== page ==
Renzo Bianchi, Ph.D., Jay Verkuilen, Ph.D., and Irvin Sam Schonfeld, Ph.D., M.P.H.
The Occupational Depression Inventory (ODI) assesses work-ascribed depressive symptoms (Bianchi & Schonfeld, 2020). The ODI is designed to help occupational health specialists identify workers suffering from high levels of symptoms that they attribute to their jobs. The specialist can then direct suffering workers to clinicians and take steps to mitigate the stressful job conditions. While evidence indicates that the instrument is reliable and valid, it requires additional investigation. The purpose of this study was to investigate the psychometric and structural properties of the ODI relying on Mokken scale analysis (MSA).
Referenced to the nine DSM-5 symptoms used to diagnose depression, the ODI grades the severity of depressive symptoms that individuals specifically attribute to their work and establishes provisional diagnoses of job-ascribed depression (Bianchi & Schonfeld, 2020). By contrast to standard depression symptom scales are cause-neutral. The ODI was developed in view of growing concerns about the depressogenic effects of intractable job stress (Madsen et al., 2017; McEwen, 2012; Schonfeld & Chang, 2017).
We examined the psychometric and structural properties of the ODI relying on MSA (Mokken, 1971; Molenaar, 1982; van der Ark, 2007, 2012), a method anchored in nonparametric Item Response Theory (IRT). The method has gained popularity in health and clinical research (e.g., Dima et al., 2018; Stochl et al., 2012). MSA, a probabilistic version of Guttman scaling that allows for measurement error, involves ordering hierarchically, i.e., by degree of “difficulty,” items measuring the same latent variable although in the context of the ODI, item “difficulty” reflects the idea that items have different probabilities of being endorsed because different symptoms have different levels of gravity (Meijer & Baneke, 2004). The fatigue item, for example, is likely to be “easier” to endorse than, say, the item referencing suicidal ideation. Fatigue is relatively common whereas suicidal thoughts are much more specific to depression and denote a more severe depressive symptom.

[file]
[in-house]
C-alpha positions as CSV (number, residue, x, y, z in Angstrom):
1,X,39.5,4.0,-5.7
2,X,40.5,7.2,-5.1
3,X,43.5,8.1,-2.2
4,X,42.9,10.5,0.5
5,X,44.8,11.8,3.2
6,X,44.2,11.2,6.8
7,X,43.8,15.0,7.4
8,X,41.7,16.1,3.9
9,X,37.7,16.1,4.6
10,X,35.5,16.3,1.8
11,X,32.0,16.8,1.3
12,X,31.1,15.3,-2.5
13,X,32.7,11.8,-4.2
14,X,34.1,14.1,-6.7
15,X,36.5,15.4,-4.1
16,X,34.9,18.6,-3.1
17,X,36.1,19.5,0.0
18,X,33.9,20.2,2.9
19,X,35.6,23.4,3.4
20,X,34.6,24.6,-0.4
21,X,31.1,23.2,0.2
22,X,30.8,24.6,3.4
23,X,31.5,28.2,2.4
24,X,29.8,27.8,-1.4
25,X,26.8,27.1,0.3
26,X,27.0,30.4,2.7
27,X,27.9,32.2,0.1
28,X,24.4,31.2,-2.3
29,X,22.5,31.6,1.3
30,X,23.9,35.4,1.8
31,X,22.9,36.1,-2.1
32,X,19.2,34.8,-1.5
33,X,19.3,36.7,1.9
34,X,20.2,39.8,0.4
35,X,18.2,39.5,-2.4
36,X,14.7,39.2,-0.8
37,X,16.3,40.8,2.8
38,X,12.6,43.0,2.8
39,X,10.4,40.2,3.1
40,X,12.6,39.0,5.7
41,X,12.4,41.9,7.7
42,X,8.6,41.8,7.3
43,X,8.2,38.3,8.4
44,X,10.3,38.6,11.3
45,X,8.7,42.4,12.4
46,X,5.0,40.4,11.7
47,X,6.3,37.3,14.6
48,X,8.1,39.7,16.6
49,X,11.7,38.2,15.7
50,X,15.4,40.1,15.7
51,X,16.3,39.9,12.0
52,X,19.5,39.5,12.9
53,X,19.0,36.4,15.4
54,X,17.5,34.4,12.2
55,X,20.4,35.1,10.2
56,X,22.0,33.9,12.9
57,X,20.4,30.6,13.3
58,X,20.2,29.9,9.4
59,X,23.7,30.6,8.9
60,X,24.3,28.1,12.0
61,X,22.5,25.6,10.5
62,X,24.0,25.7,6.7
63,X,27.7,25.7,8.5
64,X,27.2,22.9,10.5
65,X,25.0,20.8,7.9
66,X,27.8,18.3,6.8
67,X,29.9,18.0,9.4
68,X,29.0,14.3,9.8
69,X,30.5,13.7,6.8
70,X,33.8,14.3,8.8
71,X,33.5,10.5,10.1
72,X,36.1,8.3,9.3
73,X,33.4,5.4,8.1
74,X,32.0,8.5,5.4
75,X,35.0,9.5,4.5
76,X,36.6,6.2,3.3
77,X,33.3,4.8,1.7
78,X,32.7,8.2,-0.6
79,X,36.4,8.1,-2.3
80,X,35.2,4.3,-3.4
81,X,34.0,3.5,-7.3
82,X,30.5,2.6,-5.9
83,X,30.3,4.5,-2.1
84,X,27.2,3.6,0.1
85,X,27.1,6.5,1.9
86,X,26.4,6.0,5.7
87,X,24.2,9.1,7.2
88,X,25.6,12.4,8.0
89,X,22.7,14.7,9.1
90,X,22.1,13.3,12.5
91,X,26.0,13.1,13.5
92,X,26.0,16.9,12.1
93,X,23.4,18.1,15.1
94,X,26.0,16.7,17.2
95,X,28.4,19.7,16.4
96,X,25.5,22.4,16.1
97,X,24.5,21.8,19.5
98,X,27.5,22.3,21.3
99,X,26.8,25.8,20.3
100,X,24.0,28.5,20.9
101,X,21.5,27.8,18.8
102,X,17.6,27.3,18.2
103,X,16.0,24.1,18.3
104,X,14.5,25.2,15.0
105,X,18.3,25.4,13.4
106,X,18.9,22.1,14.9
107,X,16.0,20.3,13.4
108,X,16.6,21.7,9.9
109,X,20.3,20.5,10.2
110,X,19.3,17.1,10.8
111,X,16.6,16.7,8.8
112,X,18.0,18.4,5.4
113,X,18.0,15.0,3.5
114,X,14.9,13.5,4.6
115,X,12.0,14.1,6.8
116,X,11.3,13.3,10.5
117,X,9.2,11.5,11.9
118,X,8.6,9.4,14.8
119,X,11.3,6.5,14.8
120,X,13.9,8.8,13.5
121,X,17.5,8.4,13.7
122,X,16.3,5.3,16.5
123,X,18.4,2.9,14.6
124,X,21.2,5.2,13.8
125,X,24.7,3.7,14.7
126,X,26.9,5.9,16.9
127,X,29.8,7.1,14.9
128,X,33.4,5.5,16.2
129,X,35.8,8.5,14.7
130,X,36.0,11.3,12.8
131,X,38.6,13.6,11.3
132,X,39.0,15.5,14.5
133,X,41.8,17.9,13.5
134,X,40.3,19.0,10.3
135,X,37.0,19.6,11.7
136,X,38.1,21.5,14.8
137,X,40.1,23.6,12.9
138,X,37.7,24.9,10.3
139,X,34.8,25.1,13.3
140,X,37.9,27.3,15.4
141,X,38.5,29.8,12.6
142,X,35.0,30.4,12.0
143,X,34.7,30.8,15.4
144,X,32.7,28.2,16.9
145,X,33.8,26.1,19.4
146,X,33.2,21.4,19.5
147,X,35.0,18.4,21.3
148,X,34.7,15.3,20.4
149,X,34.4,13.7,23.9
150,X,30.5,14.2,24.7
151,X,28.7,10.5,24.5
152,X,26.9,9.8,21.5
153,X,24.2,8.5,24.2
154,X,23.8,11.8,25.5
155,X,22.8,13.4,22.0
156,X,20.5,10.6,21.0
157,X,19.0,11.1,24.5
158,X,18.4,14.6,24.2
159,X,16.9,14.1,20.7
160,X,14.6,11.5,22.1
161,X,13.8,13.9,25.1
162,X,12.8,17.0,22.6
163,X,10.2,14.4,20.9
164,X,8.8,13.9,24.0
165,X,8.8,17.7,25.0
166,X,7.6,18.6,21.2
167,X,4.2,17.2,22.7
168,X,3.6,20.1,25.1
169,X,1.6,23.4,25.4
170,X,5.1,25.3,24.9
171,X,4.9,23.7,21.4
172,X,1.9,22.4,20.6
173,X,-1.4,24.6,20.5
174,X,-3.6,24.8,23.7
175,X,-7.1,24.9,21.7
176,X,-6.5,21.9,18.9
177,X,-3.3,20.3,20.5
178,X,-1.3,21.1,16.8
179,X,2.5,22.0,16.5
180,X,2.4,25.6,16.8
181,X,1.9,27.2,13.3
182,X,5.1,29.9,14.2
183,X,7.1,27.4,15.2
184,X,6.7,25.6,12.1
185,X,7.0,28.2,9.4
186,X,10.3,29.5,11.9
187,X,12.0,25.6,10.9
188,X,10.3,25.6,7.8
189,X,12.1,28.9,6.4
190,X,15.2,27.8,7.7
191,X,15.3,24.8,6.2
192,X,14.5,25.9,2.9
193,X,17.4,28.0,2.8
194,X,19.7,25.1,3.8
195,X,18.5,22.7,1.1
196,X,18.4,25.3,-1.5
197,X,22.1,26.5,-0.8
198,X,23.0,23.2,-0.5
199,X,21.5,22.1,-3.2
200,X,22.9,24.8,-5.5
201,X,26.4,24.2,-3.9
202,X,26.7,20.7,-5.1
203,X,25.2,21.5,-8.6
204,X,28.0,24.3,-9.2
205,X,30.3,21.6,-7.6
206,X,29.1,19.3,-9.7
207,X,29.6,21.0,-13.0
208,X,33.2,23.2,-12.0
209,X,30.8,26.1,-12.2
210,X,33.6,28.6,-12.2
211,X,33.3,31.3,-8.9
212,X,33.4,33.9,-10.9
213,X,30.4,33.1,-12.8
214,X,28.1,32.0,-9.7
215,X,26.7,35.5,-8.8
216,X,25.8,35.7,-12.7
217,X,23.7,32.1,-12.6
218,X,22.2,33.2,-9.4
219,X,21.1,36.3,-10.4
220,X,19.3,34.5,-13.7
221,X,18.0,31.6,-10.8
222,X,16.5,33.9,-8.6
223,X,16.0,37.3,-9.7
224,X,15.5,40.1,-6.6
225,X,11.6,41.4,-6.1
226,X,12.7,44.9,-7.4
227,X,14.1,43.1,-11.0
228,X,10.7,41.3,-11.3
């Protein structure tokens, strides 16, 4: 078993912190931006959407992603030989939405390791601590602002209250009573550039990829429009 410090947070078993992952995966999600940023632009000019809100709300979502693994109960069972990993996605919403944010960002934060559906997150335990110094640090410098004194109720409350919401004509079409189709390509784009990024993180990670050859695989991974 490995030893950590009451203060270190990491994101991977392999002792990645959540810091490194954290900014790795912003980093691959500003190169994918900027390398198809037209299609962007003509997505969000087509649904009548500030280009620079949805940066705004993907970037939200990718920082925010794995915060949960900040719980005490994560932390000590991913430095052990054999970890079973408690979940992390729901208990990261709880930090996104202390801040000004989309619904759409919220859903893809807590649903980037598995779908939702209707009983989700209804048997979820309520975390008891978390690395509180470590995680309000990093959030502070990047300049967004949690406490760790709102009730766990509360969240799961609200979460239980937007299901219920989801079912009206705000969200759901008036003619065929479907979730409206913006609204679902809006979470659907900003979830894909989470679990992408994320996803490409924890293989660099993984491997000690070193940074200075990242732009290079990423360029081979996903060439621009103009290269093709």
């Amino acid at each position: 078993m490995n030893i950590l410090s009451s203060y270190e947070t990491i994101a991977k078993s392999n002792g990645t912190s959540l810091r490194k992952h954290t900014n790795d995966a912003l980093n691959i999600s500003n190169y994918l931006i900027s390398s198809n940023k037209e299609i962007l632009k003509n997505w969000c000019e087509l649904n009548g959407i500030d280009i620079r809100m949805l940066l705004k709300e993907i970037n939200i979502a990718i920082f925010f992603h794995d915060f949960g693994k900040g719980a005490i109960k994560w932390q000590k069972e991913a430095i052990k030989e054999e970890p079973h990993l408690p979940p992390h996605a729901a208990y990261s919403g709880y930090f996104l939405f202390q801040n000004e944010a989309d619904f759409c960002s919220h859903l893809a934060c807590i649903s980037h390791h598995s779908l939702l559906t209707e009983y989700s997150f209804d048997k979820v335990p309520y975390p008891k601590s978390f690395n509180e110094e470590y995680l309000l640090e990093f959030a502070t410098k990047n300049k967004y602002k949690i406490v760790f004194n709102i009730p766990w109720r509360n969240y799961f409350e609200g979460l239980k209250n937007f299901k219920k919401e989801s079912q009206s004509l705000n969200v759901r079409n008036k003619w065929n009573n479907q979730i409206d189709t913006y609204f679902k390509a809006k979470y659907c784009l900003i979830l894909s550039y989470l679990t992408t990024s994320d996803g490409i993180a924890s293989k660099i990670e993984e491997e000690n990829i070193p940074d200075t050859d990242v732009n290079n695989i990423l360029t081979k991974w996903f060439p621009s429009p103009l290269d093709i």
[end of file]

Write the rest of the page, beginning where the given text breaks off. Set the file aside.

MSA, founded on the Loevinger’s homogeneity (H), or scalability, coefficient, considers items pairwise. Scalability reflects the extent to which endorsement of more “difficult” (more severe symptom) items is related to a higher probability of endorsing “easier” (less severe symptom) items (Dima et al., 2018). H has been viewed as reflecting the accuracy by which items within a scale order the respondents (Sijtsma & Molenaar, 2002). H has been generalized beyond binary items to polytomous ones.
We also inspected monotonicity and invariant item ordering (IIO), two other MSA features (Stochl et al., 2012). Monotonicity implies that, as one moves from the low end of a latent variable to its high end, the probability of endorsing an item should not decrease (Dima et al., 2018), allowing the investigator to order respondents on a latent continuum based on the sum score. IIO implies that items should keep the same order of “difficulty” at all levels of the latent variable (Dima et al., 2018). That the IIO assumption is realistic for health and clinical scales has not been fully elucidated (Meijer & Egberink, 2012).
We aim to clarify the extent which the ODI meets the requirements for scalability, monotonicity, and IIO for the purpose of allowing occupational health specialists to confidently employ the ODI.
To conserve space, literature cited is available upon request.
The sample, recruited online via Qualtrics, comprised 3,454 education staff members recruited in French K-12 schools (Mage = 45, SDage = 10; 83% women). All participants completed the ODI.
We conducted our MSA using the Mokken package version 3.0.3 (van der Ark, 2007, 2012) in R version 4.0.3 (R Core Team, 2020).
The ODI’s scalability was high, with the H coefficient substantially exceeding the 0.50 threshold for a strongly homogeneous scale. Item-level Hs were also high; no pairwise H was problematic. No monotonicity violation was detected. Item ordering met the standard for sufficient accuracy (HT = 0.56). We found a small number of IIO violations; none was serious. Total score reliability, as indexed by Guttman’s lambda-2 and the Molenaar-Sijtsma statistic, reached 0.90. The ODI?s suicidal ideation item acted as a sentinel item-its endorsement signaled that the endorser likely had a host of other symptoms.
The ODI demonstrated strong scalability, monotonicity, sufficient IIO accuracy, and high total score reliability. The results are consistent with those of Bianchi and Schonfeld’s (2020) initial validation study of the ODI, in which the ODI displayed strong alpha and omega reliabilities, high factorial validity, and essential unidimensionality.
Although the sample was self-selected and limited to one occupational sector, it was large. We subjected the ODI to a rigorous MSA; measures of job-related distress have seldom been subject to MSA. MSA has properties that align better with the way symptom scales are used in practice (e.g., being focused on justifying a total score rather than on the latent variable).
Occupational health specialists can confidently use the ODI. But the ODI should be explored in additional occupational groups.